Tree Ring Digital is a stellar example of a firm making the most of their local roots in Google Ads. The Denver, Colorado, based web design agency includes both a Denver phone number and a hyperlink to their Google Maps listing. They even include today’s opening hours, consolidating the impression that searchers could drop by the office if they need to.

Tree Ring Digital Google Ad examples

Tree Ring Digital’s local presence boosts consumer confidence in purchasing a service and reduces anxiety about quality or ease of communication.

How to Add Call Extensions and Local Extensions

The Call Extensions feature allows mobile searchers to call your business directly. Add it by going to Ads & Extensions in your Google Ads account page menu, click the + button, and add a Call Extension. Choose whether you want to add the extension at the account, campaign, or ad group level, and enable call reporting to track their performance.

Please note: When a searcher calls your business through Call Extensions, this counts as a click, so you’ll be charged for it.

The Local Extensions feature adds your business address or map location to your Google Ad to increase foot traffic. To add a Location Extension, set up a Google My Business account and link it to your Google Ads account. Then go to Ads & Extensions in your Google Ads account page menu, click the + button, and add a Location Extension. Your linked domain should show up automatically.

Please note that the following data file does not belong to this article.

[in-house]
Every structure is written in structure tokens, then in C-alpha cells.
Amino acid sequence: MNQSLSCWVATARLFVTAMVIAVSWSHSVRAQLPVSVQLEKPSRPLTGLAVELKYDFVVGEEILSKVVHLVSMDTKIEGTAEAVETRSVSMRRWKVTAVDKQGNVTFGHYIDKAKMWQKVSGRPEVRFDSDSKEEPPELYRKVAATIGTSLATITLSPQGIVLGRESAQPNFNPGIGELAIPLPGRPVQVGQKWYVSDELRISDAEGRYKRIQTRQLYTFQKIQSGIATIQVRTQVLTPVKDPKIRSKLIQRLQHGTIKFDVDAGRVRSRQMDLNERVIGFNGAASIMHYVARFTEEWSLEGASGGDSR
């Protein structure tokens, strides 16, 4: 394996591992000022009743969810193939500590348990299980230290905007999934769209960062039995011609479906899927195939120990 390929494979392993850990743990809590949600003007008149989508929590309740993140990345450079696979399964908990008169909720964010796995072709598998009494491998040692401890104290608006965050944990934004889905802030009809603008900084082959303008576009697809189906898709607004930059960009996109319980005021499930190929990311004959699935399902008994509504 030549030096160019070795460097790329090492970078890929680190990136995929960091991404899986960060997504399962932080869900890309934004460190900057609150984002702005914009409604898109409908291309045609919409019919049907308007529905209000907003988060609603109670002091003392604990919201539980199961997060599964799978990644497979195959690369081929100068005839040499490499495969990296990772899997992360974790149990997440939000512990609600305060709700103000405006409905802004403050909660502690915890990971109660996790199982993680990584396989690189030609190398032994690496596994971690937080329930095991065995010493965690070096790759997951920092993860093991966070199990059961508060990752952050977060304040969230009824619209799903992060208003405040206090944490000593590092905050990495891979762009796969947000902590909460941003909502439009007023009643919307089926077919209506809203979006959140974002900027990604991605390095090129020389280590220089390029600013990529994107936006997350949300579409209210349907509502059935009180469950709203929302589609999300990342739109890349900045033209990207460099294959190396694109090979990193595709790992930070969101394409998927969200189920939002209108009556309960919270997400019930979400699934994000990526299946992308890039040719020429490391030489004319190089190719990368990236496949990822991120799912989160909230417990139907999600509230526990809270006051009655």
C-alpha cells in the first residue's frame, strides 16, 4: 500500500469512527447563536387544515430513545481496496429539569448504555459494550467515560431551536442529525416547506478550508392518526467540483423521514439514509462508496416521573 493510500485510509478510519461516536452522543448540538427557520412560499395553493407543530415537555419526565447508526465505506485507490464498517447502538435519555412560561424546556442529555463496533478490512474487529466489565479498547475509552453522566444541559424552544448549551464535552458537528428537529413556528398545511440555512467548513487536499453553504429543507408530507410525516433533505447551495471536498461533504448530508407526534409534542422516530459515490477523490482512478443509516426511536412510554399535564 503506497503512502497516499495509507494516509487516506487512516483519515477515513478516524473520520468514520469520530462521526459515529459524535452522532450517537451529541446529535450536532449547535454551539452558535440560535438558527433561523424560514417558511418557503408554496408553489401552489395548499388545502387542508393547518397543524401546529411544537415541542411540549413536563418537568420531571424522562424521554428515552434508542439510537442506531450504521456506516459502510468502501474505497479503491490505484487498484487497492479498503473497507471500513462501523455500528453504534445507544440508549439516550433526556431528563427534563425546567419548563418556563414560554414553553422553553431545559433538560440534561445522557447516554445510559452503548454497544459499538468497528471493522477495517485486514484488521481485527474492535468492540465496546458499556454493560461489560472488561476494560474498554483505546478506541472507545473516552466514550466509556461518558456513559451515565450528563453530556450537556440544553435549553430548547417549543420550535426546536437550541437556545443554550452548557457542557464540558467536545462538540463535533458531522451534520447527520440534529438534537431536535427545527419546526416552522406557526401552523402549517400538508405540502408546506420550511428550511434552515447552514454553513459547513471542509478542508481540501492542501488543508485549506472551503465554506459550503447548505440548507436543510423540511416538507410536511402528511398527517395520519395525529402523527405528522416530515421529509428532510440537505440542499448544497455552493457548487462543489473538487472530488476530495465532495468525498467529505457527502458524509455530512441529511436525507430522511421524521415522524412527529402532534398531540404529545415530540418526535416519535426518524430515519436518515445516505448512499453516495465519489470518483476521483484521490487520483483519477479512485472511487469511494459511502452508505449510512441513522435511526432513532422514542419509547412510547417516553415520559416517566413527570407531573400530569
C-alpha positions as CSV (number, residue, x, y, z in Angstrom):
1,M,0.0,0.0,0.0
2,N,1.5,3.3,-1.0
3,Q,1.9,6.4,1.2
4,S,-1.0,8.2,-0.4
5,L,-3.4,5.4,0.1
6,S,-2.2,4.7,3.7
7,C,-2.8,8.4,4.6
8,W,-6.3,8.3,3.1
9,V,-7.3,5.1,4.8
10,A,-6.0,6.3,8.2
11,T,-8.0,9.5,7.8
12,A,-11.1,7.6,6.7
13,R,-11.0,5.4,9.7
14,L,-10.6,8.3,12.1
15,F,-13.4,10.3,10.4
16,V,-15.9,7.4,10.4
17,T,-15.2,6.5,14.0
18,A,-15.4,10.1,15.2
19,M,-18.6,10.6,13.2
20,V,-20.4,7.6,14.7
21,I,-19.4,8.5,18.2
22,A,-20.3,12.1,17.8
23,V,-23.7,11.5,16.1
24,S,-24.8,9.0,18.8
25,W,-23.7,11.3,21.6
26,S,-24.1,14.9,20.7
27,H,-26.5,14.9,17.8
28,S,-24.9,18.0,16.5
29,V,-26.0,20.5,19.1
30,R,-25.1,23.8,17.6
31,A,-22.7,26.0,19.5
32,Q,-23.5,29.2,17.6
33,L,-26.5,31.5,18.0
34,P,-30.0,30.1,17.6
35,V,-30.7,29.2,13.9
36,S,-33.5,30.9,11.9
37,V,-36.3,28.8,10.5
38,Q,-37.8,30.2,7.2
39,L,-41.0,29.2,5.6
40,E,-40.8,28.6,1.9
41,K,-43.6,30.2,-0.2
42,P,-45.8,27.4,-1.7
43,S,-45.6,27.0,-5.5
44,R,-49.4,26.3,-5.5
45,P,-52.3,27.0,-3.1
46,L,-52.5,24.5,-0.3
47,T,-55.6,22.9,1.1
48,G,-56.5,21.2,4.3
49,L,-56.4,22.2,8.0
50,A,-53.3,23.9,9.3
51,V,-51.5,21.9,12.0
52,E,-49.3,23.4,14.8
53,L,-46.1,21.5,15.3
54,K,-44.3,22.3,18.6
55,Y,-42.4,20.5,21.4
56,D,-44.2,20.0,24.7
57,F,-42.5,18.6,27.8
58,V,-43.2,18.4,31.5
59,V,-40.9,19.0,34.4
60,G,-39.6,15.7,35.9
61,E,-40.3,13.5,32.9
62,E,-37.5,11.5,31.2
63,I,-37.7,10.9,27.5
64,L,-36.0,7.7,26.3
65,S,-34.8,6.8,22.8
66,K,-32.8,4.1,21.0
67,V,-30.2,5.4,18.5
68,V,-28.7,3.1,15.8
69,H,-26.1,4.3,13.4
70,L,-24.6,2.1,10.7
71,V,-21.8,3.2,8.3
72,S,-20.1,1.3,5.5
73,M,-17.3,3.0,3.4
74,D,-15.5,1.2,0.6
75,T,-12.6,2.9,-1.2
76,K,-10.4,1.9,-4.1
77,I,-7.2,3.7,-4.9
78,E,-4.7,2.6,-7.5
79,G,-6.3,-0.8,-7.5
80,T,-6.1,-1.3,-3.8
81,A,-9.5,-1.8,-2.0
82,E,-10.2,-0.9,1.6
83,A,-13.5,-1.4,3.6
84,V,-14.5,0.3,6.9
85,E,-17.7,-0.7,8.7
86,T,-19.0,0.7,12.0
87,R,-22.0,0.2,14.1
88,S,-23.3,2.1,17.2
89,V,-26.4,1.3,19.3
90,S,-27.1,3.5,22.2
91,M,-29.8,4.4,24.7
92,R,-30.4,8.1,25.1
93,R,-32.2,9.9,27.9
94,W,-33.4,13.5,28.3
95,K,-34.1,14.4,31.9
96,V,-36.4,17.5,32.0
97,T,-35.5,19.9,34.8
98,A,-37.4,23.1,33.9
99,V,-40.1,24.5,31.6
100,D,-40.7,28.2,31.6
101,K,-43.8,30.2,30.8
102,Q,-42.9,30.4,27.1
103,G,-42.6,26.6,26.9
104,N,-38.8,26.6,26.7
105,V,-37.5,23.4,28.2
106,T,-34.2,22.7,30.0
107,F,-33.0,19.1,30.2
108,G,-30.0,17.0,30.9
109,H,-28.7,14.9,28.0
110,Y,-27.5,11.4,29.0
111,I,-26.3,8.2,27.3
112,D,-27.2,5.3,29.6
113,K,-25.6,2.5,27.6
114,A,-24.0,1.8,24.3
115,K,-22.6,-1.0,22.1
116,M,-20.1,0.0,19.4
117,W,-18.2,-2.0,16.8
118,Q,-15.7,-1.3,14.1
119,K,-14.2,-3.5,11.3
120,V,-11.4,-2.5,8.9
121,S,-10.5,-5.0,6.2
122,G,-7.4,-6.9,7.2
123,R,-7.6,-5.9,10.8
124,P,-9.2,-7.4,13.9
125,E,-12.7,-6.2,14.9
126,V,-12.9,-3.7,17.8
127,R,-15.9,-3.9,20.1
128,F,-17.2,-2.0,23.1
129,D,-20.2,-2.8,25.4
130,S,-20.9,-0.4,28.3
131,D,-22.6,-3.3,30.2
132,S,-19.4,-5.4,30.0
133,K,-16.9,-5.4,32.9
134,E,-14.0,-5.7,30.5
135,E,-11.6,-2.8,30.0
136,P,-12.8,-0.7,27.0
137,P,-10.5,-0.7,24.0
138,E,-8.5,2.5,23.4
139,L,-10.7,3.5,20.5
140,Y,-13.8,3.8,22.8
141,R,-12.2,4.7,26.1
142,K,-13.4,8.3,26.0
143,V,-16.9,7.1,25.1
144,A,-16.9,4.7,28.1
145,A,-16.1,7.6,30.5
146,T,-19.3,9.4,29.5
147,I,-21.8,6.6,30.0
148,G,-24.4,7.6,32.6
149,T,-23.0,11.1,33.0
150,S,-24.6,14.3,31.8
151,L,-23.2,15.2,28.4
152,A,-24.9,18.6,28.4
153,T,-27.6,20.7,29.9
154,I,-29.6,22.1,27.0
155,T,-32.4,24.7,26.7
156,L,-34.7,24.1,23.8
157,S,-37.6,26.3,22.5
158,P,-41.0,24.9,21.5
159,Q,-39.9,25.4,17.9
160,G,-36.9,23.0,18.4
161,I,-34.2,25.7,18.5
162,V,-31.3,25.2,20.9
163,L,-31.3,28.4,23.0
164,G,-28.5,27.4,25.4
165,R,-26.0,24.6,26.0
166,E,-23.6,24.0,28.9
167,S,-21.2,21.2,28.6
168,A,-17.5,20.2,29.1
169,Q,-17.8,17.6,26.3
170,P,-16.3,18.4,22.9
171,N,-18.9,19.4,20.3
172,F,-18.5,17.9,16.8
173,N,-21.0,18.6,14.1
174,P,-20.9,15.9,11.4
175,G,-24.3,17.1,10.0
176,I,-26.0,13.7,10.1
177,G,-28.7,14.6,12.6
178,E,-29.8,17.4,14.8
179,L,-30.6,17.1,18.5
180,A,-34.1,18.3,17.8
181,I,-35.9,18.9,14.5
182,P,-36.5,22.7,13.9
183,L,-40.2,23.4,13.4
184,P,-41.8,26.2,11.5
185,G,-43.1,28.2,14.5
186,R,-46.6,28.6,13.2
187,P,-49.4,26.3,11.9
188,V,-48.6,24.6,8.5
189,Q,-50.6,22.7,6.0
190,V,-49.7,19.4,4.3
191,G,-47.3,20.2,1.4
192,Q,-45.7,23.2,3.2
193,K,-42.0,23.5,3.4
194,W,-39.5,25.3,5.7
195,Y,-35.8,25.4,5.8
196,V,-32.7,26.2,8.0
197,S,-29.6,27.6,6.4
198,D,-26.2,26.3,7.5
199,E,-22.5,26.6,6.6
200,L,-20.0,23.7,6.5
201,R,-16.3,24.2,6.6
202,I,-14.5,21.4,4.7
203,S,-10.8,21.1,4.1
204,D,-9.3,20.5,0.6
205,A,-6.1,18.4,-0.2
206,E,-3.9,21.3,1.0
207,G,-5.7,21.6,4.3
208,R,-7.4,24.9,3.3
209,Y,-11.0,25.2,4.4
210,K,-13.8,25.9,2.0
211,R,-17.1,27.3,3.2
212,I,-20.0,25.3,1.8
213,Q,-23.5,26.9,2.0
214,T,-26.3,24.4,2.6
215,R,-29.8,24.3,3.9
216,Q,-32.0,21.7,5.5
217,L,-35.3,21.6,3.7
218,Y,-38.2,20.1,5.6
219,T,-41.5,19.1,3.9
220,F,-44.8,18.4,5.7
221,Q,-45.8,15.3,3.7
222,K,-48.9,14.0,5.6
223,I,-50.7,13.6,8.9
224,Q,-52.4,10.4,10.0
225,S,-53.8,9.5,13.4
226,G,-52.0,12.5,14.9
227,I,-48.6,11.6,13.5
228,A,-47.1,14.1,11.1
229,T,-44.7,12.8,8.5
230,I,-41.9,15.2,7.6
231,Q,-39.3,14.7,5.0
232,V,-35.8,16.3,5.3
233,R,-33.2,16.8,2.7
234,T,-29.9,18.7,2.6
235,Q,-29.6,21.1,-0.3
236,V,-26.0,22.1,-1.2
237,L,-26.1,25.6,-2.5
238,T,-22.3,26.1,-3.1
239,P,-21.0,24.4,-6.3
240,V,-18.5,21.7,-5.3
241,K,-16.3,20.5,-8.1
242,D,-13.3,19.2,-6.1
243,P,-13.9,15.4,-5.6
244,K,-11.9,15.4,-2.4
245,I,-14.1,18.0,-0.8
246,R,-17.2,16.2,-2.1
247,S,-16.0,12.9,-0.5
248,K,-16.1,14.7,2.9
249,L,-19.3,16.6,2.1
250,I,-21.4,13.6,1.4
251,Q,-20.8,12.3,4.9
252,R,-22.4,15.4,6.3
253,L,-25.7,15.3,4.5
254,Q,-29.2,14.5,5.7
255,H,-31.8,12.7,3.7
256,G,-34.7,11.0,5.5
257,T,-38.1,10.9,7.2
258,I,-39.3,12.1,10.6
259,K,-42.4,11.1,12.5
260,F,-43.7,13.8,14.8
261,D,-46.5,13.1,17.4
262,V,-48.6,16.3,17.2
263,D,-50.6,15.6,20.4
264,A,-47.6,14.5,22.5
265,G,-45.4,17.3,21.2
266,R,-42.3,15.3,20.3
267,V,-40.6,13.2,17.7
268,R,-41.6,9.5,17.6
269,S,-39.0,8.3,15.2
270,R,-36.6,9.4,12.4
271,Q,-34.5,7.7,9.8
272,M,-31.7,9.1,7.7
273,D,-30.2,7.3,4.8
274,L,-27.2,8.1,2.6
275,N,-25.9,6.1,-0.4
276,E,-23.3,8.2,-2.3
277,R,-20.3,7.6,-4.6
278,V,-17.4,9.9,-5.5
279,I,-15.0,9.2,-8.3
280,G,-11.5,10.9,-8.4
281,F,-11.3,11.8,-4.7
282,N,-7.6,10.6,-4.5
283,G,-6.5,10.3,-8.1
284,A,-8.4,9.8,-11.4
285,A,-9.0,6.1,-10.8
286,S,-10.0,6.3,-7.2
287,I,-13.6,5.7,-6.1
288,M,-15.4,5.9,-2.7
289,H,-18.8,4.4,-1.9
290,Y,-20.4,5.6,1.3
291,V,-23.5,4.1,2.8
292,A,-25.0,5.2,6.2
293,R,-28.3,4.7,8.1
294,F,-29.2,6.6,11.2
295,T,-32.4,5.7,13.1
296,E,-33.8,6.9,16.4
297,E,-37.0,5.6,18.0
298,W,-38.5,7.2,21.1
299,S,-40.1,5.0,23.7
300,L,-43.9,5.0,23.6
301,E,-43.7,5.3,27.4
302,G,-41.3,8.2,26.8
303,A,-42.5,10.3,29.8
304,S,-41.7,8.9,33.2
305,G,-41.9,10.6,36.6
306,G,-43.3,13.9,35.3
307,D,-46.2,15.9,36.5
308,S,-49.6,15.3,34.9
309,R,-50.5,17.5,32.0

Related: How to build a PPC Strategy in 9 Steps

4. Convince Searchers to Click: Focus on Benefits

Google deems the phrase “click here” inappropriate, along with all other “generic” calls to action. That means marketers have to ask for the click implicitly to get the searcher from the SERP and onto your landing page.

As AdEspresso explains it, you need to “tell someone what they should do, and give them the motivation to do so.” The best CTA examples from Google Ads motivate searchers to click through action-oriented copy that emphasizes the positive results of taking action and draws out benefits from the searcher’s perspective.

Take this example from Virtual Employee.The headline includes perhaps one of the most powerful benefit words—save—while the description uses strong action words like “boost” and “hire.”

Virtual Employee Google Ad example

The ad description focuses entirely on the benefits of clicking and buying: you’ll cut out time zone worries, have a dedicated team on your side, and your keyword rankings will rise.